With temperatures hitting 15 degrees across the GTA this February, a lot of golfers are hoping for an early spring and an early start to the golf season. Whether you’ve been hitting the indoor golf simulators this winter, had the luxury of heading down south to play some rounds, or have been sitting indoors watching the pros play, now is a great time to start thinking about the upcoming season. Are you currently sidelined with an injury that may impact your game? Are you hoping to get stronger and break some goals this summer? The best way to improve your game and avoid those pesky injuries that keep you off the course, is to spend the next couple months training to get stronger.
While golf may not be the highest impact sport out there, it can still take a toll on your body. It has been estimated that every year roughly 40% of recreational golfers sustain an injury. The repetitive swinging motion, combined with pushing or carrying a 30 lb golf bag, and long periods of standing or walking, can lead to a variety of injuries from back pain to golfer’s elbow. The most common reasons for injury in amateur golfers are poor swing biomechanics, excessive practice/play, improper club fitting, and poor mechanics. The good news is that many of these risk factors are preventable and manageable.
Poor Swing Biomechanics
Working with a golf pro can be extremely beneficial for golfers of all skill levels. A golf pro has the expertise to help you improve your swing and develop a consistent technique that fits your body type. A golf pro can also help you identify and correct any bad habits or flaws in your game that may be hindering your progress and potentially setting you up for injury.
While practice makes perfect, there is such a thing as too much practice. Golfers who overdo it with practice can develop a range of overuse injuries, such as tennis elbow or rotator cuff problems. To avoid these issues, golfers should be mindful of their practice routine and focus on quality of their practice over quantity.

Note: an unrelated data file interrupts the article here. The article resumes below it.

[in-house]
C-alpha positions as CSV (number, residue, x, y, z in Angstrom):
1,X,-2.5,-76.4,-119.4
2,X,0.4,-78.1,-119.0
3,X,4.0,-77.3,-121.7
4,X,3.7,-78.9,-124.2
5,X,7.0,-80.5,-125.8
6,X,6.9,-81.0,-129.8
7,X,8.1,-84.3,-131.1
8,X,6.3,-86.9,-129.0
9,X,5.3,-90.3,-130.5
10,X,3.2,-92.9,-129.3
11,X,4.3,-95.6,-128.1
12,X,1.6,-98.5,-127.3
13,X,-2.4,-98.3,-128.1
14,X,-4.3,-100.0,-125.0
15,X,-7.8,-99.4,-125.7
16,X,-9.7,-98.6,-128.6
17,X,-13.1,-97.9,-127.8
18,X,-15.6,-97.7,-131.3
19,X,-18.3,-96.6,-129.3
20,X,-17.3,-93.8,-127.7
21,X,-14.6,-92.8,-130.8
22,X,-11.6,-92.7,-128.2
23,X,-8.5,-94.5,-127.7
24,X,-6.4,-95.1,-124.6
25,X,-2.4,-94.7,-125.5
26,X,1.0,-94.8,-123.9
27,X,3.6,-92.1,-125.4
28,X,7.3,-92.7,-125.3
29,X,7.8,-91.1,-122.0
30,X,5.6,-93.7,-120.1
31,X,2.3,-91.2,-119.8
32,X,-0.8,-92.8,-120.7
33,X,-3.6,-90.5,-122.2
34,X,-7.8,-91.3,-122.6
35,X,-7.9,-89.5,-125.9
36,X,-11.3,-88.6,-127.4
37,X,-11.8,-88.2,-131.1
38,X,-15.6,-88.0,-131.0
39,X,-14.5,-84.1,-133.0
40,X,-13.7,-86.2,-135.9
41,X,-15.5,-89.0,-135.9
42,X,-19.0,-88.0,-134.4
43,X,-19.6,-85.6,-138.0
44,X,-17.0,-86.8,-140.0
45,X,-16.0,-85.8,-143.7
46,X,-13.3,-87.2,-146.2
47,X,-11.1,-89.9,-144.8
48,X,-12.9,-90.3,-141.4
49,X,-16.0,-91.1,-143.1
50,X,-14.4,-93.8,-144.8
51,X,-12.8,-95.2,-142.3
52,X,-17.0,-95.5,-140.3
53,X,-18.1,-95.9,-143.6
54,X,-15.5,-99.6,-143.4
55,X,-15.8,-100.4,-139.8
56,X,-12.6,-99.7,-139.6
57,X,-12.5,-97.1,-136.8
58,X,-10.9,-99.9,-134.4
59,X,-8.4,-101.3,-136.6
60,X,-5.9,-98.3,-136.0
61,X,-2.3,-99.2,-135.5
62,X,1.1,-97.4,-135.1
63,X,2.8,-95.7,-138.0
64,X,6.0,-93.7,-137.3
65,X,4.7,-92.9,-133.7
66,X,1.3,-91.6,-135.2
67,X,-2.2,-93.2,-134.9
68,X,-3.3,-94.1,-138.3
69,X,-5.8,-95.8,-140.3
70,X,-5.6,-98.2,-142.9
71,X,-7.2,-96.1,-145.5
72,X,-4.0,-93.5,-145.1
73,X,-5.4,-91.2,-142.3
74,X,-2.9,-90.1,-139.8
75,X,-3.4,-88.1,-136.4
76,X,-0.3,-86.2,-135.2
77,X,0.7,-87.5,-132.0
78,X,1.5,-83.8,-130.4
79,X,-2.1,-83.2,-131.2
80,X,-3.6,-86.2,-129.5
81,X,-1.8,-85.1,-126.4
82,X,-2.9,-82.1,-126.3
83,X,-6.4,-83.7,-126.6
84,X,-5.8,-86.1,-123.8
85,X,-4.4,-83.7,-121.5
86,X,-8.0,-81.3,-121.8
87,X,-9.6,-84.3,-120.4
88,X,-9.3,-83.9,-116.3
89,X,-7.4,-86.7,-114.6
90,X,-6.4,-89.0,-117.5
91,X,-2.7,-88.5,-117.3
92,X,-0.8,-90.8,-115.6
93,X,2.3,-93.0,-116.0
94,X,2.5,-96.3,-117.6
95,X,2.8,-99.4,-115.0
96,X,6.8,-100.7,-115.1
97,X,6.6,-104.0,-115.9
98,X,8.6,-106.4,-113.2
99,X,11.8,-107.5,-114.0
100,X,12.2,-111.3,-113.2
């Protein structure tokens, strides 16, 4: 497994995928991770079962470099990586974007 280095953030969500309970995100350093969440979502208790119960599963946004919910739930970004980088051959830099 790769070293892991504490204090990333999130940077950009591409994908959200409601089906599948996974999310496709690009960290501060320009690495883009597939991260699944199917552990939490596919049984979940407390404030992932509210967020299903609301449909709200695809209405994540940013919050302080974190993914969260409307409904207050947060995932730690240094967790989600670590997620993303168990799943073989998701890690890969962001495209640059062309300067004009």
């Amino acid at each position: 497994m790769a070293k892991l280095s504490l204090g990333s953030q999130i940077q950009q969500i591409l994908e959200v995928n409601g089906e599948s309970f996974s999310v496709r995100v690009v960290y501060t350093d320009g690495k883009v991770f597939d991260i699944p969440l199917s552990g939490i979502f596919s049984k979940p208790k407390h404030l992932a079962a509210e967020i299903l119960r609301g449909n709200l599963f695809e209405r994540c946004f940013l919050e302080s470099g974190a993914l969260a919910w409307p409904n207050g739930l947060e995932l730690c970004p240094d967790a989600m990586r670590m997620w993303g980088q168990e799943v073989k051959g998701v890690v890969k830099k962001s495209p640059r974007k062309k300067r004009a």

Improper Club Fitting
Getting fitted for golf clubs is an essential step for any golfer who wants to improve their game. Golf clubs that are not properly fitted can wreck havoc on your game, leading to inconsistent shots and reduced accuracy, as well as causing injuries. A professional club fitting can ensure that you have the right clubs to match your swing and body.
Golf Specific Movement Assessment
This is where Physiotherapists come into the picture. If you have limited mobility or strength, you will have to compensate during your golf swing, which can negatively impact your swing, as well as lead to injury. If poor mechanics is one of the most common risk factors for injury, wouldn’t it be great if you could do a quick assessment to evaluate and identify areas of strengths and weaknesses related to your golf game? Titleist Performance Institute (TPI) Golf has done just that. The TPI Golf Assessment is a complete physical evaluation designed specifically for golfers. It was developed by the Titleist Performance Institute (TPI), an organization dedicated to studying the biomechanics of the golf swing and improving the health and fitness of golfers at all levels. Sheddon is excited to announce that we offer TPI golf assessments at our clinic with our physiotherapist Erin Shapcott, who has completed several courses in golf rehabilitation and injury prevention, including TPI level 1 and currently completing TPI level 2.
What to expect during the assessment:
The assessment consists of a series of 12 tests and screens that evaluate your mobility, stability and strength as they relate to your golf swing. The goal is to identify any physical limitations or imbalances that could be negatively impacting your swing or putting you at risk for injury. Based on the results of the assessment, we will provide you with a personalized exercise program in order to improve your physical abilities, reduce your risk of injury, and hopefully improve your golf game.
The TPI Golf Assessment is an excellent tool for any golfer who is looking to take their game to the next level. If you are interested in finding out more contact Erin at firstname.lastname@example.org.
Frequently Asked Questions:
Q1. What should I bring to the assessment?
A1. Comfortable clothing, running shoes, and a 6 iron.
Q2. How long does the assessment take?
A2. Assessments are 1 hour.
Q3. Can I get a copy of my results?
A3. You will get a detailed report with all your results, and how they relate to the golf swing.